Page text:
Book Review: Crying in H Mart – Michelle Zauner

What’s It About (From Goodreads):

A memoir about growing up Korean American, losing her mother, and forging her own identity.

Michelle Zauner tells of growing up one of the few Asian American kids at her school in Eugene, Oregon; of struggling with her mother’s particular, high expectations of her; of a painful adolescence; of treasured months spent in her grandmother’s tiny apartment in Seoul, where she and her mother would bond, late at night, over heaping plates of food.

As she grew up, moving to the East Coast for college, finding work in the restaurant industry, and performing gigs with her fledgling band—and meeting the man who would become her husband—her Koreanness began to feel ever more distant, even as she found the life she wanted to live. It was her mother’s diagnosis of terminal cancer, when Michelle was twenty-five, that forced a reckoning with her identity and brought her to reclaim the gifts of taste, language, and history her mother had given her.


I do not know if I even have the words to describe how much I loved this book. It touched me in a lot of ways that I wasn’t expecting. Also, I am not a nonfiction reader. I genuinely stay in the fiction genre but when I saw BTS’s Jungkook holding this book up I grew curious. Then when I read what it was about I knew that I had to get my hands on this book.

I lost my mother in 2017 to depression and it was probably one of the hardest things I’ve ever had to deal with in my life. Death of a parent can swallow you up and the grieving process can be brutal. I truly loved the raw emotion that was shown. Zauner did not sugarcoat what she felt and I appreciated that so very much.

The relationship that Zauner had with her mother was special. She was able to share culture through not only the trips taken to see family in Korea, but the food. This book made me hungry several times and I made a list of all the foods I would love to try someday, but it was in that food that their relationship as mother and daughter was deepened.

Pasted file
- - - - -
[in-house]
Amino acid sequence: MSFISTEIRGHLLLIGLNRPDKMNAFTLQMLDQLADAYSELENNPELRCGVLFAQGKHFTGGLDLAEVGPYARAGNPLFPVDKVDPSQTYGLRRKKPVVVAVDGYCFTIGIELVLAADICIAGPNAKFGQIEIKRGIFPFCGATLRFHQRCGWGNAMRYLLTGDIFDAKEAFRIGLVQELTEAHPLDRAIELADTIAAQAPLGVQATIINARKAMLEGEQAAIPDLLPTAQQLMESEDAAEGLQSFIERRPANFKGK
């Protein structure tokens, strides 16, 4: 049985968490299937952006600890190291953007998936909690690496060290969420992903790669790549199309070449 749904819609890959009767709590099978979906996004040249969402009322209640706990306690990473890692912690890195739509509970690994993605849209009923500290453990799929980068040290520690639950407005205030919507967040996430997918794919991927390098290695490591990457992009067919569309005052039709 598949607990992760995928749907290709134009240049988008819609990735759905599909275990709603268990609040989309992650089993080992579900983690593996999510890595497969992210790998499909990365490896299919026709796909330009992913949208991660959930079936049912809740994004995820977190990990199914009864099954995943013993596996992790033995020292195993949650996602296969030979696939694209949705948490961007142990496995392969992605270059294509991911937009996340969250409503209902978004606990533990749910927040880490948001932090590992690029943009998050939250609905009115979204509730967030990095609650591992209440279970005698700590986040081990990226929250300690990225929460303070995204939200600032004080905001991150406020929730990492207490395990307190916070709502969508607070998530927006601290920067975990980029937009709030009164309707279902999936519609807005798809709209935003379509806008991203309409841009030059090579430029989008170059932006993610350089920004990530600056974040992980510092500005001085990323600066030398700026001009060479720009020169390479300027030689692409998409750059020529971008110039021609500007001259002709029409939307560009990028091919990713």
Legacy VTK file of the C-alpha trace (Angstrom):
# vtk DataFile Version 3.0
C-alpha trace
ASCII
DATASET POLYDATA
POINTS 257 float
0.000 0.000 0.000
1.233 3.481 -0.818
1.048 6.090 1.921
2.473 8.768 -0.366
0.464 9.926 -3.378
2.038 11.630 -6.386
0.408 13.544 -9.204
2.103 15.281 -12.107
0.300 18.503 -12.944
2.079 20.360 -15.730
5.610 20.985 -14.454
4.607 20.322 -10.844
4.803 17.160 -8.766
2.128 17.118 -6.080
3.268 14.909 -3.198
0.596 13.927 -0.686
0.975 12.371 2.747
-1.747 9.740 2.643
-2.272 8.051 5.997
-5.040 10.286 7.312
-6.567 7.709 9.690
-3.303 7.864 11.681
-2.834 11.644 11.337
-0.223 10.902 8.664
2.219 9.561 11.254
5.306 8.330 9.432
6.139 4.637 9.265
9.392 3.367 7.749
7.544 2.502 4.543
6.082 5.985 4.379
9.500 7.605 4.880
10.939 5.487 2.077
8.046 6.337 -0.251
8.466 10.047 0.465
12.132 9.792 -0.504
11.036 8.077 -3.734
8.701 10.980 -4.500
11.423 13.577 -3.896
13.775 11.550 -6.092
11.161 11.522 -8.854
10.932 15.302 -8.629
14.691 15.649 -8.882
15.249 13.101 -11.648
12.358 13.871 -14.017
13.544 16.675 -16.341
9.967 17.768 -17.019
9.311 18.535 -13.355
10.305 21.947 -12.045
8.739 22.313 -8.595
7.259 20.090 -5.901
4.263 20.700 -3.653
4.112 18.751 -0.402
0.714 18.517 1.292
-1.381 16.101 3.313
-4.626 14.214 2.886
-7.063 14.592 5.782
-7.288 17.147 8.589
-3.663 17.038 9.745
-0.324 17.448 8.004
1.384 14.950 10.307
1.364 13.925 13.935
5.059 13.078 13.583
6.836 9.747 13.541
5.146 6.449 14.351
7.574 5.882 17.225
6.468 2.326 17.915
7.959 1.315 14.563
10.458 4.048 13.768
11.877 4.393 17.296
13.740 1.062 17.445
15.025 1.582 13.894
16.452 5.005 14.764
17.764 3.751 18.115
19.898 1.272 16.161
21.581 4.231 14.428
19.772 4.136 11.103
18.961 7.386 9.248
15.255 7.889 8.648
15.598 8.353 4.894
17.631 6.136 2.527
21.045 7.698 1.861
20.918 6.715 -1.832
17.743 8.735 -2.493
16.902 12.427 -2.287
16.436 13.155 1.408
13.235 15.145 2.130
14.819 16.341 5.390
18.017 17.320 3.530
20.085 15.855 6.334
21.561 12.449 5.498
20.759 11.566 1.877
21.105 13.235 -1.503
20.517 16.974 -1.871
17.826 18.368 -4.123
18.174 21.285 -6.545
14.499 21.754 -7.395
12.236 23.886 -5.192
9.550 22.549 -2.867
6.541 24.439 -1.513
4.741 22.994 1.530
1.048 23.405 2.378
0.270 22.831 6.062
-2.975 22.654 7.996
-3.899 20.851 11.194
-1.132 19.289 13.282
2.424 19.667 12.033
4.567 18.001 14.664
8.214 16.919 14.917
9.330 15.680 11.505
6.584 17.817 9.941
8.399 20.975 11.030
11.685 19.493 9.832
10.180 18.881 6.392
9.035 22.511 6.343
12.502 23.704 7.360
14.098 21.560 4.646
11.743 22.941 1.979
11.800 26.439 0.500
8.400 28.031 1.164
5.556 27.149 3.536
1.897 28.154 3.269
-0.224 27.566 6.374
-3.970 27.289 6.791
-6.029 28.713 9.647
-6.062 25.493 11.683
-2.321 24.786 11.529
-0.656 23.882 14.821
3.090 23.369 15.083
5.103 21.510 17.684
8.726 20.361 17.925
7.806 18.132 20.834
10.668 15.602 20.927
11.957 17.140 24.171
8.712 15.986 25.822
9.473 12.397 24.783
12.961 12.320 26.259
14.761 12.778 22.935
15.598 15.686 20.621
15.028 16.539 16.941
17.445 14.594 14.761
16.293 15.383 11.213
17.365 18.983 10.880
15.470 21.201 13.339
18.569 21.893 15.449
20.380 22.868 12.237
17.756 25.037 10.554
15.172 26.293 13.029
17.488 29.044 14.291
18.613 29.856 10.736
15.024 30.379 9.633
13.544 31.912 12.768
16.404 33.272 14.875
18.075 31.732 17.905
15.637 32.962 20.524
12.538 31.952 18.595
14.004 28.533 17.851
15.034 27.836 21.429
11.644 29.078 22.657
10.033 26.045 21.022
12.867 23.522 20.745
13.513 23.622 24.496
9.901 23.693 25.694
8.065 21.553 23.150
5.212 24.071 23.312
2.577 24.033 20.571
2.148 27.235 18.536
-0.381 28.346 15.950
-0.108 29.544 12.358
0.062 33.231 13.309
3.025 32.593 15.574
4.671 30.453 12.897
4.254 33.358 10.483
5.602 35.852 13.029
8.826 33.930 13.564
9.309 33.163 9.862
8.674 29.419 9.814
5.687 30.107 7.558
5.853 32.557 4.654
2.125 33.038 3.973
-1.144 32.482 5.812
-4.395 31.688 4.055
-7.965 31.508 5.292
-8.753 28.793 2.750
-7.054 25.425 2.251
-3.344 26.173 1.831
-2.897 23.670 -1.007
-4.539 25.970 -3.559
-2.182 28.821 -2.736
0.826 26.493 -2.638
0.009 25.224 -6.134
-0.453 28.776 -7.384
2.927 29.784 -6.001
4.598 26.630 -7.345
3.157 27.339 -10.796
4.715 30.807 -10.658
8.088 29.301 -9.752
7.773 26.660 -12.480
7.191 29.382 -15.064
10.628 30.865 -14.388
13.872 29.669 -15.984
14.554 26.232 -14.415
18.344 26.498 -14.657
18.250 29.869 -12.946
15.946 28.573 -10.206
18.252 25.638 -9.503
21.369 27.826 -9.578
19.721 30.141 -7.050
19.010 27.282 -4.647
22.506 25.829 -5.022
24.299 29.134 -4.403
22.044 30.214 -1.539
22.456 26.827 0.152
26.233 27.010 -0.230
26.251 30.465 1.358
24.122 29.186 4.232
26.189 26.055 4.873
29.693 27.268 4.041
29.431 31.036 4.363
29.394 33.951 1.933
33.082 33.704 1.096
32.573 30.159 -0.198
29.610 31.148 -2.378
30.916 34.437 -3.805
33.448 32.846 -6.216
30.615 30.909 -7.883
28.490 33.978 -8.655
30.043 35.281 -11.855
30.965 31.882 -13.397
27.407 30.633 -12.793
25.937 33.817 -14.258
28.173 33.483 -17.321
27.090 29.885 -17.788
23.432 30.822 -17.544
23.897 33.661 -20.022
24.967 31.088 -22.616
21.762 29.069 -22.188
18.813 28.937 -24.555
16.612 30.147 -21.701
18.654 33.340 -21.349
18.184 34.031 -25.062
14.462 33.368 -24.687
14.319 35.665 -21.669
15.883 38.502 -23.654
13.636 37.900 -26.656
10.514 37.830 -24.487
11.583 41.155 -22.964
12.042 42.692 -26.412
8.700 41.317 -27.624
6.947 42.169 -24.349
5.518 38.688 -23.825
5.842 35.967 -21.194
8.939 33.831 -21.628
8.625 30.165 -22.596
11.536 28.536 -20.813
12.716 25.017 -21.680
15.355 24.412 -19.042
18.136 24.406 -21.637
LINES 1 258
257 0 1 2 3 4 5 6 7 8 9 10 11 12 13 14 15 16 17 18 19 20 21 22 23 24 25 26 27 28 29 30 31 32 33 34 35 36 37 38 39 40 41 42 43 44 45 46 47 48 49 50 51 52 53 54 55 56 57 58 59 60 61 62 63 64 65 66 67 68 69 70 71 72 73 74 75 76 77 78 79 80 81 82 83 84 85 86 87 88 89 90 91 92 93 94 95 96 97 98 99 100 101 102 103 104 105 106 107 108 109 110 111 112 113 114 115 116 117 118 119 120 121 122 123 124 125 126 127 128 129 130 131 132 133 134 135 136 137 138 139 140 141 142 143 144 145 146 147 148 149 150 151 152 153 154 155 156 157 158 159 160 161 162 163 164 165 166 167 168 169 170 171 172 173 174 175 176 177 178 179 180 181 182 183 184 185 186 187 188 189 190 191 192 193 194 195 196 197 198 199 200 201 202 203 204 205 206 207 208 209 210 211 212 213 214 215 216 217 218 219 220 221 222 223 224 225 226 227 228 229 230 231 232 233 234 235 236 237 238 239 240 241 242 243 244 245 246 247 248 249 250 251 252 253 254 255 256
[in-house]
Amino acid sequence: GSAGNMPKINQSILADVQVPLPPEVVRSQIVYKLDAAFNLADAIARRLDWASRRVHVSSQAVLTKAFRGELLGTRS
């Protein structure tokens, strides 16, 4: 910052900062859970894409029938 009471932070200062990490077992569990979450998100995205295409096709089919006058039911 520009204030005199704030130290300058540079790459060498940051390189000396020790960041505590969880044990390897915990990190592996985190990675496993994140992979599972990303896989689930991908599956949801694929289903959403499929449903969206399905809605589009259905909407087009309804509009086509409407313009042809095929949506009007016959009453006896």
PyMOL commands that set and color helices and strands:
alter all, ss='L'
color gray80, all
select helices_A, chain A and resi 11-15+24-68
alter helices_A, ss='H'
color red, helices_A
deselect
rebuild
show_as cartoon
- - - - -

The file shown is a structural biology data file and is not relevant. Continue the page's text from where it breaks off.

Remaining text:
Food in Korean culture and in many other cultures is sacred. It is a way of storytelling. It is a way of nurturing, nourishing, healing, and celebrating. There are certain dishes made depending on holidays, health, and birthdays. It was beautiful to see how each dish was written about with such love.

The relationship between Zauner and her mother was not always easy. She, like most daughters had moments in her life where her mother made it hard for her to fully understand. We all have had moments where a parent or guardian didn’t understand us. It proves to be a challenge and we all navigate it in different ways. I found myself nodding my head in understanding throughout the whole book.

This book is probably one of my favorites of the year. I think it shares with us being human and being a mother, a child, and living to the best of our ability. We don’t know what time we have left and sometimes we have to take life in both our hands to hold on, but please enjoy every second.

Rating: 5 out of 5 stars

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